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Uber For Baby-Sitting: Hello Sitter At The Nexus Of Creepy And Cool

Every parent has felt the pinch – a sudden and overwhelming need for a baby-sitter, with no familiar source of child care in sight. In some cases the pinch is a legitimate emergency, in others it’s just a sudden need to get to the movies to see something other than a cartoon — but there are few in the world with children who have not at least once found themselves with a desperate need for a sitter and absolutely no way to find one.

But good news has arrived, if one happens to live in Manhattan or one of Brooklyn’s tonier neighborhoods (DUMBO, Williamsburg, Brooklyn Heights and Park Slope) in the form of Hello Sitter, a service that describes itself officially as the Uber of baby-sitting.

An apt description given the on-demand app’s purview.

Hello Sitter is not the first mobile-sitting app to hit the market, but it is unique in that it does not require membership or a subscription to the service (gigs can be a la carte). Parents can enter their information, scroll through available options and have a sitter at their door within an hour.

The information entered is typical in some regards — name, address, payment data, etc. Some is rather unique — and uniquely granular — as parents are also able to enter data like their child’s food preferences, allergies, bath routine and interests. That data is then combined with the magic of algorithmic matchmaking, and parents can then watch profile videos and select their sitter.  Altogether, there are about 200 sitters on the site, the vast majority of whom are female.

Hello Sitter maintains that all of its employees submit to a full criminal background check and social media scan, and all have been thoroughly vetted for safety before ever arriving on the doorstep of the families they are watching. The site also notes that families are vetted before a sitter is sent over, though they were somewhat less specific as to how that vetting is done (or even how it could be done, given that the site advertises it ability to connect patrons to sitters within an hour of order).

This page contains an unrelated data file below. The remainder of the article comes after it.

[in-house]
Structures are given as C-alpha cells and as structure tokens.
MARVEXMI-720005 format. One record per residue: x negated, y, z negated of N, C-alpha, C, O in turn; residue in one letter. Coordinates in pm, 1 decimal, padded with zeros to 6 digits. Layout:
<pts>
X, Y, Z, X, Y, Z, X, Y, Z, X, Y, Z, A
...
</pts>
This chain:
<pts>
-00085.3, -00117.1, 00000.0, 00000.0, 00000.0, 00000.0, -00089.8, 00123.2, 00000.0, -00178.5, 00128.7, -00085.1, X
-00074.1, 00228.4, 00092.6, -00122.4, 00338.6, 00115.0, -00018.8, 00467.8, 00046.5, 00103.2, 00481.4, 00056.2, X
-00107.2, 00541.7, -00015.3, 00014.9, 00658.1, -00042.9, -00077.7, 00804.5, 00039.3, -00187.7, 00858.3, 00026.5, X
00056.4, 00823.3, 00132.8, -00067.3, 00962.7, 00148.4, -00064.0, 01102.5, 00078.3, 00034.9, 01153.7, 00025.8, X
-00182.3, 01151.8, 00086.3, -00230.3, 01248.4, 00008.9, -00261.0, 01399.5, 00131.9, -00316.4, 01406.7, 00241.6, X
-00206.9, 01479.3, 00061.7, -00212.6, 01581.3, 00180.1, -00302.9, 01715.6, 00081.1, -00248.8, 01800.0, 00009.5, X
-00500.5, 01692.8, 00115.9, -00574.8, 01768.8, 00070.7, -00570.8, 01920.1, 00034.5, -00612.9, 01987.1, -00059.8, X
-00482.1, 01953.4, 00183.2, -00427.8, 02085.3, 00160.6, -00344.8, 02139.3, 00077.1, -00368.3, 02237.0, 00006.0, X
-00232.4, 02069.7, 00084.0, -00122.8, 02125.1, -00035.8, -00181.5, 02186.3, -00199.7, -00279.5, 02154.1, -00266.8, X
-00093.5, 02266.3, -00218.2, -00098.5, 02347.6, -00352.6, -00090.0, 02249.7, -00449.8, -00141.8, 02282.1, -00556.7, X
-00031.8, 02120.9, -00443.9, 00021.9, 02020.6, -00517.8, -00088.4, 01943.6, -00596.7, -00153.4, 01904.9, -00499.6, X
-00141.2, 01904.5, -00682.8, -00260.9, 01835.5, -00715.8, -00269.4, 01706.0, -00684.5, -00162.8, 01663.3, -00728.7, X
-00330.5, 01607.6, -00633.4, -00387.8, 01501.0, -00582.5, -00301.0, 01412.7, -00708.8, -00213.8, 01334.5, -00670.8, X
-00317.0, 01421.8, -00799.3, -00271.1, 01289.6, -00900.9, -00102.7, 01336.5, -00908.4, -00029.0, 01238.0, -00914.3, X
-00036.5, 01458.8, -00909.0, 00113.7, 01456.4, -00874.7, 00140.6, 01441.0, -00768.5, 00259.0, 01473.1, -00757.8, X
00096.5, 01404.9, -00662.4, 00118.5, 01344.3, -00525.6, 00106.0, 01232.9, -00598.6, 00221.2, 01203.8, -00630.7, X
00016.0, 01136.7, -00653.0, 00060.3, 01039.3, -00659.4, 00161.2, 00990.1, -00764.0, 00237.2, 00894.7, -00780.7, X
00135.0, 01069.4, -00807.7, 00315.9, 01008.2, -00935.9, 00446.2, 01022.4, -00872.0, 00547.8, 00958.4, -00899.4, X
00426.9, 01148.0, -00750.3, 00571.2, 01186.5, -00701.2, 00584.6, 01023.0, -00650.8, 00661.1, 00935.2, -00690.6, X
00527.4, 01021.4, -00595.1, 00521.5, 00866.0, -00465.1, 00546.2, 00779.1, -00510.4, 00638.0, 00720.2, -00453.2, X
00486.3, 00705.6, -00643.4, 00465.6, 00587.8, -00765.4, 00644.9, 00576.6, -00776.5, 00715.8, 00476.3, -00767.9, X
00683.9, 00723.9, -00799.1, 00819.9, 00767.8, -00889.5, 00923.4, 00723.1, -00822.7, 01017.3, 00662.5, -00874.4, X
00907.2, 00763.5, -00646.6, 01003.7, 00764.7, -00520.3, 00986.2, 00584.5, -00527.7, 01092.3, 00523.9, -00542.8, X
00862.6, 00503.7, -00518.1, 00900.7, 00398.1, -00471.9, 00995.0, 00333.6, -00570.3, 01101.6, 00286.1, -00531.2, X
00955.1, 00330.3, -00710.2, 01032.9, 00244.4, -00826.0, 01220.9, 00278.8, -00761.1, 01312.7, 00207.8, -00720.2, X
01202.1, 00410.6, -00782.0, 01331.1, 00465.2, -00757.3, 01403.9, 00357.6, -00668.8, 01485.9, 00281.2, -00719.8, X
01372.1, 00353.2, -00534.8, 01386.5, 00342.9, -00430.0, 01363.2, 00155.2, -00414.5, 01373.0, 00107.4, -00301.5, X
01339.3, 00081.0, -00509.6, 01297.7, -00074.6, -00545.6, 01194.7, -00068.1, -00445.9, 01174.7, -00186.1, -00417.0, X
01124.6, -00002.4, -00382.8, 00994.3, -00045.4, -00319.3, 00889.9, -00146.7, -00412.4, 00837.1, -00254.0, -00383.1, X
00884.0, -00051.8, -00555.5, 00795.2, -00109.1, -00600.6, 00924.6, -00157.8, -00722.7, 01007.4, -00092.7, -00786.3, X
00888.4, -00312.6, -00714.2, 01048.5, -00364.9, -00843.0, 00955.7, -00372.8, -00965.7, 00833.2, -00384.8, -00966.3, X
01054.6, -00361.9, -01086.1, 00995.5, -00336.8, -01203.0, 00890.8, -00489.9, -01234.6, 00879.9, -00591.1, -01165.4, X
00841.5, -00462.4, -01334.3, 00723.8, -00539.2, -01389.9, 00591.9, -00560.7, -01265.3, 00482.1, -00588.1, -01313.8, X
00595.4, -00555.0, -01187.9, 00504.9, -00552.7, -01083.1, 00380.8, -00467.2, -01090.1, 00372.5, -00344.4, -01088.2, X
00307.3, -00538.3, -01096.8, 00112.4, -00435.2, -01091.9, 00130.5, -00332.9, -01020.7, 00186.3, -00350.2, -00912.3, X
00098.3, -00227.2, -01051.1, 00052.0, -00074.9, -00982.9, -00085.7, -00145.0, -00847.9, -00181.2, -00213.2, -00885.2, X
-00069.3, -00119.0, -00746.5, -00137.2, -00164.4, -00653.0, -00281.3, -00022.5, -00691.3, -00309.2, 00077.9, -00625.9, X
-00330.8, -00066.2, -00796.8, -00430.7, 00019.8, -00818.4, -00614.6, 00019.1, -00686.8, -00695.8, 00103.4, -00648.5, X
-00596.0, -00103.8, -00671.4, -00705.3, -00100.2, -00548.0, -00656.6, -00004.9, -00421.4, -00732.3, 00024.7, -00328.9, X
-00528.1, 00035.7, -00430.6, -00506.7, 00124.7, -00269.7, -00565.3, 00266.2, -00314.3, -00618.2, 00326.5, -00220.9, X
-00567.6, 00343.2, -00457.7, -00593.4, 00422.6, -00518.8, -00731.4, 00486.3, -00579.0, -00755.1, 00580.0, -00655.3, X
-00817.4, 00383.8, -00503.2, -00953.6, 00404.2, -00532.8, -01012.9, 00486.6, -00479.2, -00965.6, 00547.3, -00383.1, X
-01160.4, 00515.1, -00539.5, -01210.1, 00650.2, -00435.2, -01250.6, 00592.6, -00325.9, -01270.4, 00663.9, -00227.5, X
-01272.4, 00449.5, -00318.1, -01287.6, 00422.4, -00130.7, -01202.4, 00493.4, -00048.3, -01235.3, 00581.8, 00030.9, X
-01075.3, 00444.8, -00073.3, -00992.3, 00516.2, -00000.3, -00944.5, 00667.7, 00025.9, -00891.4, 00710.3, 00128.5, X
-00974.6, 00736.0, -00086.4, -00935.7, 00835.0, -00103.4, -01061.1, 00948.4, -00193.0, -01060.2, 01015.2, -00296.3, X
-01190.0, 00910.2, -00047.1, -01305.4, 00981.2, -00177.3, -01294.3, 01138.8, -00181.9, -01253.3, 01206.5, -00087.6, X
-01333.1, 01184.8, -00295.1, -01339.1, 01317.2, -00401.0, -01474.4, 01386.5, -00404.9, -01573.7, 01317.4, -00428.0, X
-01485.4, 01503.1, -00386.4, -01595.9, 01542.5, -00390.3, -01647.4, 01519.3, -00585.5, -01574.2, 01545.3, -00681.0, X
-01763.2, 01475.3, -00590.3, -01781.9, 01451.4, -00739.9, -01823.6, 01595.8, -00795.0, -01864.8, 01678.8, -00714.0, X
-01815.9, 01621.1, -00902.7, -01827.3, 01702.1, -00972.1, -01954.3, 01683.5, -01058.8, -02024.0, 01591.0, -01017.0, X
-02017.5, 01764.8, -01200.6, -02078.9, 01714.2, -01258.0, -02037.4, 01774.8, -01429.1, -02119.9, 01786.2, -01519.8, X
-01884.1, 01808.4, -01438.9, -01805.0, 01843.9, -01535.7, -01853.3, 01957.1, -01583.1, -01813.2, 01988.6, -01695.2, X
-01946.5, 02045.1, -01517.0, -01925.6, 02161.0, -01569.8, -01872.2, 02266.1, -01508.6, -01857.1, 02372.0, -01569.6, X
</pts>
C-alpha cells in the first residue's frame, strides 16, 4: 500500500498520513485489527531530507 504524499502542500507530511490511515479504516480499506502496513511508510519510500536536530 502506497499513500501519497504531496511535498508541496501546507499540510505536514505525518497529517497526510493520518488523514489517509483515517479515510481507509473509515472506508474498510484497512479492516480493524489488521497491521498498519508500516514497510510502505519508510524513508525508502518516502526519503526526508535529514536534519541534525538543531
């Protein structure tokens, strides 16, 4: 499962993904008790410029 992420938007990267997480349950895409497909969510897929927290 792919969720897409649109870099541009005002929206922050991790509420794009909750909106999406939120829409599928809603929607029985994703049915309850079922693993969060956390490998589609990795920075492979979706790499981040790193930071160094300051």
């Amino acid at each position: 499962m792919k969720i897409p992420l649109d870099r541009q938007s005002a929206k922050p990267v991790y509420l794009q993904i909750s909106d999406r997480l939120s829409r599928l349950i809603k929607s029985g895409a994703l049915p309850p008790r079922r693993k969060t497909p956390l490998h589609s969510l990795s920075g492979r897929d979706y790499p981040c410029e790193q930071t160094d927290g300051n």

“Trust is definitely a big thing,” said the app’s founder, Lauren Mansell.

Mansell further noted that some parents order the sitter ahead of their departure for further one-on-one vetting.

“We do have people who want to meet the sitter first for an hour before leaving.” she said.

And pricing probably helps, too. Unlike Uber, Hello Sitter as of now has no surge pricing. Sitting for one child is $21 per hour, with cost increases for up to four children (the limit for a single sitter) capped at $26.

In its early days, the app has drawn somewhat mixed reviews.

Users are great fans, as evidenced by the effusive praise on tap in a recent New York Post story covering the service. Moms like the variety of sitters in the rotation — an opera singer was particularly praised, as was the promptness of service.

“I love it,” said Sai De Silva of DUMBO, the mother of a 4-year-old daughter, London Scout. “They were in their 20s and 30s. They can run around with children.”

Others were somewhat less ready to make Hello Sitter their regular babysitting solution, but thought it made sense for those parental pinch moments.

“If I need a sitter last minute, I’d be OK with it,” noted Nicole Roberts. “Not as much as Uber, but I’d use it in a pinch.”

But the app has also drawn a lot of critics, particularly among those who note that finding a baby-sitter and a cab driver are somewhat different. Baby-sitters need a lot more review, notes Kerry McNally, a mother of two who said she would not use it.

It was a sentiment that was repeated a few times.

“How do you vet them?” asks Upper West Side mom Emily Kaplan. “When I get a babysitter I want to know who their parents are, who they’ve babysat for and who they know.”

And while there is some awareness that background checking is done, parents like Camille Santiago of Williamsburg think that it simply isn’t enough when it comes to putting their kids’ safety into the hands of someone else.

“You can have no criminal record and still be a psycho,” Santiago told the NY Post.

Which, it seems, will be the biggest hurdle for Hello Sitter to overcome: convincing parents that the person who will show up at their door and ready to sit is verifiably not a psycho.

Can the Uber for baby-sitting catch on and get to scale? Time — and busy parental schedules — will tell.

We’ll keep you posted.

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